New Orleans hit by ransomware, city employees told to turn off computers

After Atlanta and Baltimore, another major US city grapples with a ransomware attack.
Written by Catalin Cimpanu, Contributor
NOLA New Orleans
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The city of New Orleans is dealing with a cyber-attack. The nature of the cyber-attack has been confirmed as a ransomware infection in a press conference held today by New Orleans officials.

The attack was discovered earlier today, at around 11:00 am, local time, a city spokesperson told ZDNet via phone call.

"Out of an abundance of caution, all employees were immediately alerted to power down computers, unplug devices & disconnect from the city's WiFi," said Beau Tidwell, a spokesman for New Orleans Mayor LaToya Cantrell.

The nola.gov website is also offline, being shut down with the rest of the city's servers.

According to reports from local media outlets [1, 2], to make sure employees powered down computers as soon as possible, officials used the city hall's public loudspeakers systems to alert employees of the cyber-attack.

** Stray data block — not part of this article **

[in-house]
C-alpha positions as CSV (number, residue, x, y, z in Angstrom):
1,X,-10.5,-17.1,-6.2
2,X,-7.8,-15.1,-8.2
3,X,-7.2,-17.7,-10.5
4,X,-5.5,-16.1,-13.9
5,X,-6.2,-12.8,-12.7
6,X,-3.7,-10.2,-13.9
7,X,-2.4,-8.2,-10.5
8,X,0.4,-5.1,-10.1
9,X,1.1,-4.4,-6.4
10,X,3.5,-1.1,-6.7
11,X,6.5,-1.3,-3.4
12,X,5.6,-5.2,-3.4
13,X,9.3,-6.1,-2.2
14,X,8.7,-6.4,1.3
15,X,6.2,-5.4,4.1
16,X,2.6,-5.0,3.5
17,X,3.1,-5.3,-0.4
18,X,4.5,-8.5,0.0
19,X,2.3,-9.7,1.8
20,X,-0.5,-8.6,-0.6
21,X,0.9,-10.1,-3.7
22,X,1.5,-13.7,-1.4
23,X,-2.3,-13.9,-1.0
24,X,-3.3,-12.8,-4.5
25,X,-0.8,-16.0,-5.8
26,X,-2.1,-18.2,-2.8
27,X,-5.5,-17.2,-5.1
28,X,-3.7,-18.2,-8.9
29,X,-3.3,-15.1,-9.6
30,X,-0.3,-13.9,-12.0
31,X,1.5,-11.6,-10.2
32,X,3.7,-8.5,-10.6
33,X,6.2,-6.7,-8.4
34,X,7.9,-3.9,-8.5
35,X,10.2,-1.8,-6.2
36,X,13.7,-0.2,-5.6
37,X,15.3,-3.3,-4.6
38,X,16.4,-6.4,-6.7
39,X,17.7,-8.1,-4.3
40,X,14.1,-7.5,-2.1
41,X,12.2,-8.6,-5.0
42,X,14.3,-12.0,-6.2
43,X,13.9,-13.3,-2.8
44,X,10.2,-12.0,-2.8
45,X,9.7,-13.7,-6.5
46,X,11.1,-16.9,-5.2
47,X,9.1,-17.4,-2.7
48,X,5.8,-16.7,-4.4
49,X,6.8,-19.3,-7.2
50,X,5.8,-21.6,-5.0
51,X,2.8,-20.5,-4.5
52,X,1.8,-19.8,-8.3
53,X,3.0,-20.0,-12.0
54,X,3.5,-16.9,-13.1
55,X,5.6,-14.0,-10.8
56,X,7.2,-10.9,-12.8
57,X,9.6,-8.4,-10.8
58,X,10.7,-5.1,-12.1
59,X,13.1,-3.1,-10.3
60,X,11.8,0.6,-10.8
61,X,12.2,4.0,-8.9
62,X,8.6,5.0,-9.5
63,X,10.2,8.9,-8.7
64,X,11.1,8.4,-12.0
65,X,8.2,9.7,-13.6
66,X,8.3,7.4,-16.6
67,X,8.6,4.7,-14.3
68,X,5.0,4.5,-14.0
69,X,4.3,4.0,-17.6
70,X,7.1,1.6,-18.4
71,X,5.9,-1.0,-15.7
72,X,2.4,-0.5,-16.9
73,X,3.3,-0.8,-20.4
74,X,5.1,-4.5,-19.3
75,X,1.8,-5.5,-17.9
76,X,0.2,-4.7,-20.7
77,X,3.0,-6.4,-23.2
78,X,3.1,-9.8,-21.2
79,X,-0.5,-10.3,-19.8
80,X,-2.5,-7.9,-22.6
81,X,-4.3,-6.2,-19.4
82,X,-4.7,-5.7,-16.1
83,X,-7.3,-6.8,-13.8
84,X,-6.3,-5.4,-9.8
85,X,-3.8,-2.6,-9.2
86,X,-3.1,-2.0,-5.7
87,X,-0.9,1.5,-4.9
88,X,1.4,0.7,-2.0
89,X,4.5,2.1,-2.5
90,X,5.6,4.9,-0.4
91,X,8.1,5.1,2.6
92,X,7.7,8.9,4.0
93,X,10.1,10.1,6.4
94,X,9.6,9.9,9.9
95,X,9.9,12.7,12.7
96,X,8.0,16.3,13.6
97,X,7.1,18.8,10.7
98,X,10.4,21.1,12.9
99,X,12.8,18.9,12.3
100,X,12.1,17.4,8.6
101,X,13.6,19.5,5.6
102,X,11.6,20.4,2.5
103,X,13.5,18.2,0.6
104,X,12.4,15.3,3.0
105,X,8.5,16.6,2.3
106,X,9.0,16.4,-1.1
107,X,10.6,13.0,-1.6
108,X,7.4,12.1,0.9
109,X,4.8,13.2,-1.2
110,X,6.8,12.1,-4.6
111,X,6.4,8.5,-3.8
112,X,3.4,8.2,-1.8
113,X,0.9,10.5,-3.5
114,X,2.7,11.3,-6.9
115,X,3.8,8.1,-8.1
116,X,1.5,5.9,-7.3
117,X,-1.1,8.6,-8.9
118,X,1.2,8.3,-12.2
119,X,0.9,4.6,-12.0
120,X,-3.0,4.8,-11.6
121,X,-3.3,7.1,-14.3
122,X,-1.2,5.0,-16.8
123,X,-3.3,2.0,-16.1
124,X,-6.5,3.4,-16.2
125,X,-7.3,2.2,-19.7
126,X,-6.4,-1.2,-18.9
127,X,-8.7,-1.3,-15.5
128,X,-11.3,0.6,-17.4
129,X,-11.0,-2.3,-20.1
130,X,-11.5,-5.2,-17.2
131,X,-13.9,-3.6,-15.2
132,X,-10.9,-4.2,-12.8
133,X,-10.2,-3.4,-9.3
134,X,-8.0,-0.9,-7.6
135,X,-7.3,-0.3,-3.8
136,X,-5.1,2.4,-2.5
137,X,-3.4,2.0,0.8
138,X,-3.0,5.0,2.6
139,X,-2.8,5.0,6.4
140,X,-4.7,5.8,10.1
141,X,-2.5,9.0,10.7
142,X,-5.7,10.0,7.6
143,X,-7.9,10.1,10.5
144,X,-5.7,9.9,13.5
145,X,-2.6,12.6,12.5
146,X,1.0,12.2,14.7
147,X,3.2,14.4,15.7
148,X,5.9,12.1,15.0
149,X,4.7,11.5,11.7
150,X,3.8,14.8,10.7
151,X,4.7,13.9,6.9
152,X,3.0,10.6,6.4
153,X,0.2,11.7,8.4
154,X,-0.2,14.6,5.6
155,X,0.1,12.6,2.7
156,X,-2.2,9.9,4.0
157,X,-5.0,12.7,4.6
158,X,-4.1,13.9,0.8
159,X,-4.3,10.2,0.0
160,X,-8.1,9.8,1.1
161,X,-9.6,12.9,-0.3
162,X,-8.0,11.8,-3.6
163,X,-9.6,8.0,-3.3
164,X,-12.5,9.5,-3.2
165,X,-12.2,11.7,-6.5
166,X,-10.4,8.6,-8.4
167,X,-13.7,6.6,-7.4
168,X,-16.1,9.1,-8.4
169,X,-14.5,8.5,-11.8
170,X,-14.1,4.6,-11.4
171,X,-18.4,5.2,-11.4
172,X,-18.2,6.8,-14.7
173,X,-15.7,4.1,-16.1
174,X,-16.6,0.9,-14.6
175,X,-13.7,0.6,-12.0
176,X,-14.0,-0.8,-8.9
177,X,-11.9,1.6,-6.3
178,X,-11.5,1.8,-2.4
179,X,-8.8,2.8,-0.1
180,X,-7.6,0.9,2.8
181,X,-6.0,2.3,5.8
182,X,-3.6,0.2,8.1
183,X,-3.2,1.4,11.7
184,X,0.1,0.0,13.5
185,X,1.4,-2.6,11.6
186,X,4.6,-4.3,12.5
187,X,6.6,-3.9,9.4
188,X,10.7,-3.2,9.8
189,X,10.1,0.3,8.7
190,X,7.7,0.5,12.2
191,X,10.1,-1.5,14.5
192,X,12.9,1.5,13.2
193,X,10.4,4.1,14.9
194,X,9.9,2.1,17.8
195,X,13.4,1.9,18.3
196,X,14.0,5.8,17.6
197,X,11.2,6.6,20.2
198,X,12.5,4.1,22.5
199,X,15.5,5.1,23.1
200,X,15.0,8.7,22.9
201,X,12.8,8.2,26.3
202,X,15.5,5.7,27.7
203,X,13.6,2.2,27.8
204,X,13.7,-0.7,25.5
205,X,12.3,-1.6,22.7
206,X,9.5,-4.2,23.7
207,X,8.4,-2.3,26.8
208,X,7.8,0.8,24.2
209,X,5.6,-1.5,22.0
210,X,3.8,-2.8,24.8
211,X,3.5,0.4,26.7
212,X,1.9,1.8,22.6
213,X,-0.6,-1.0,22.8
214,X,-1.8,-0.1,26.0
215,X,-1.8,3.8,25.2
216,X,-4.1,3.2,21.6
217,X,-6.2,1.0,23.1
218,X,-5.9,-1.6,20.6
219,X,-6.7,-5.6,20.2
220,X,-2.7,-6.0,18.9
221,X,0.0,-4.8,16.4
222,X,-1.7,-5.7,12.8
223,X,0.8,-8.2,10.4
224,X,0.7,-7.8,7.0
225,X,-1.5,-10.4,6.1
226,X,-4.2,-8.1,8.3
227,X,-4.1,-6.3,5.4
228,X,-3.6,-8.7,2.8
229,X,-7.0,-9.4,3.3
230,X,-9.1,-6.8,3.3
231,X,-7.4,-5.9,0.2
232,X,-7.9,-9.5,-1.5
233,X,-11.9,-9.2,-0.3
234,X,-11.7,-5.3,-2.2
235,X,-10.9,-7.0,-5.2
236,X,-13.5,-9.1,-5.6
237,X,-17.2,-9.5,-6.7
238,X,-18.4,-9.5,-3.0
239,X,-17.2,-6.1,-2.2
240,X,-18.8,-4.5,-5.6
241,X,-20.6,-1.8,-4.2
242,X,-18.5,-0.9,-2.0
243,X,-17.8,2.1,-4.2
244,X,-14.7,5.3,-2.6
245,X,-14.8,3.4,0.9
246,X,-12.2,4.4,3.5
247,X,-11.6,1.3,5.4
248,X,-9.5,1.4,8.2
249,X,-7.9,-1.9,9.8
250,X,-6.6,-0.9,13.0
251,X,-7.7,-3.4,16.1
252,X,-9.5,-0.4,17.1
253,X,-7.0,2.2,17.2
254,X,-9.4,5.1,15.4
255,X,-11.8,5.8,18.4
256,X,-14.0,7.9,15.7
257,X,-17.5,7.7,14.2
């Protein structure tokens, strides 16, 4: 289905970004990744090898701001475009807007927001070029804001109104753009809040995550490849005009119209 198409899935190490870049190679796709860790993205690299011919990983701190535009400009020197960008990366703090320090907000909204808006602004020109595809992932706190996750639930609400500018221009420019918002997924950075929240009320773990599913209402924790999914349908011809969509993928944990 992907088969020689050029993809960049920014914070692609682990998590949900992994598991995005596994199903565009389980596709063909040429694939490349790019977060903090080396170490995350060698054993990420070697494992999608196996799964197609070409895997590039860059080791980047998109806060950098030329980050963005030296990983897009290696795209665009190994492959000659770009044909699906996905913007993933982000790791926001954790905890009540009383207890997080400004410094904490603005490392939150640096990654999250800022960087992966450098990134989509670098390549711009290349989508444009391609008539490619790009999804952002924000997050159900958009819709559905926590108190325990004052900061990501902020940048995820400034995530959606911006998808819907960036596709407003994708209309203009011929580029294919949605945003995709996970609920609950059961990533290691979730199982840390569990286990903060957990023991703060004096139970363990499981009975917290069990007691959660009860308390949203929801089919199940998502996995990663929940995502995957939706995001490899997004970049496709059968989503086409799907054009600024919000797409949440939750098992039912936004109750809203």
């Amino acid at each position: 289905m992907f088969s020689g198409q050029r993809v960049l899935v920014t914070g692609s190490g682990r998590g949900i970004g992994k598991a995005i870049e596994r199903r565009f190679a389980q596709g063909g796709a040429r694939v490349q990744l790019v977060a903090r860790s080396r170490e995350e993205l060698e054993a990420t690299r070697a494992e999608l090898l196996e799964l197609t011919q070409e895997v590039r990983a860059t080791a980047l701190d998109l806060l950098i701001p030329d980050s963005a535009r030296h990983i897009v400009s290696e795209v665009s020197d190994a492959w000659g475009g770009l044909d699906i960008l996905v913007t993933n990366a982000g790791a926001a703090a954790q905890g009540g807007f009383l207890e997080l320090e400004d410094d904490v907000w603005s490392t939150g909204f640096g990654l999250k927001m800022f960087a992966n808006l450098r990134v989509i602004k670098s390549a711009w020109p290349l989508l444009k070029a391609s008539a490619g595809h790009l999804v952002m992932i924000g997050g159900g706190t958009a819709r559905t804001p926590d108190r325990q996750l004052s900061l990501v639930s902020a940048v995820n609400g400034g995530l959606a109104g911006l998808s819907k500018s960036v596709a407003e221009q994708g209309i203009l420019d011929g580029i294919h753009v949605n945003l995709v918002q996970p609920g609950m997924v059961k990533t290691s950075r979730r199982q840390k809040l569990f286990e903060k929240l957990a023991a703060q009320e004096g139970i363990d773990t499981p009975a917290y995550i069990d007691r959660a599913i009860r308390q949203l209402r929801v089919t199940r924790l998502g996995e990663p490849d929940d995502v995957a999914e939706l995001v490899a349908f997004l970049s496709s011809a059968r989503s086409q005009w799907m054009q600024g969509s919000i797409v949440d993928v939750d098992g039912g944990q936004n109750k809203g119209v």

Besides city hall, the incident also affected the New Orleans Police Department, which shut down its IT network in entirety as well.

Police officers are still in the field, unaffected, using radios and other backup communications services, although they don't have access to historical data stored on the department's servers.

On social media, New Orleans officials said that 911 emergency services were not affected.

In a press conference held today, Mayor Cantrell said the investigation into the attack is still ongoing, and that the city knows it's ransomware, but they have not received or found a ransom demand yet.

Officials said the Louisiana State Police, FBI New Orleans, the Louisiana National Guard, and the Secret Service are helping the city investigate and recover from the attack.

This incident marks the third ransomware incident reported in the state of Louisiana.

In August, three school districts were hit by ransomware, prompting the Louisiana governor to declare a state emergency, the first one in the state's history caused by a cyber-attack, rather than a natural disaster.

A second incident took place last month when a second ransomware attack encrypted data on the Louisiana state government's IT network. Weeks after the attack, some state agencies are still having difficulties with accessing state data, although these are expected t be resolved by the end of the year.

New Orleans is the third major US city to deal with a ransomware attack in recent years after similar attacks have hit Atlanta (SamSam ransomware in 2018) and Baltimore (RobbinHood ransomware in 2019).

Article updated on December 13, 16:35 CST with information from Mayor Cantrell's press conference. Title updated accordingly.

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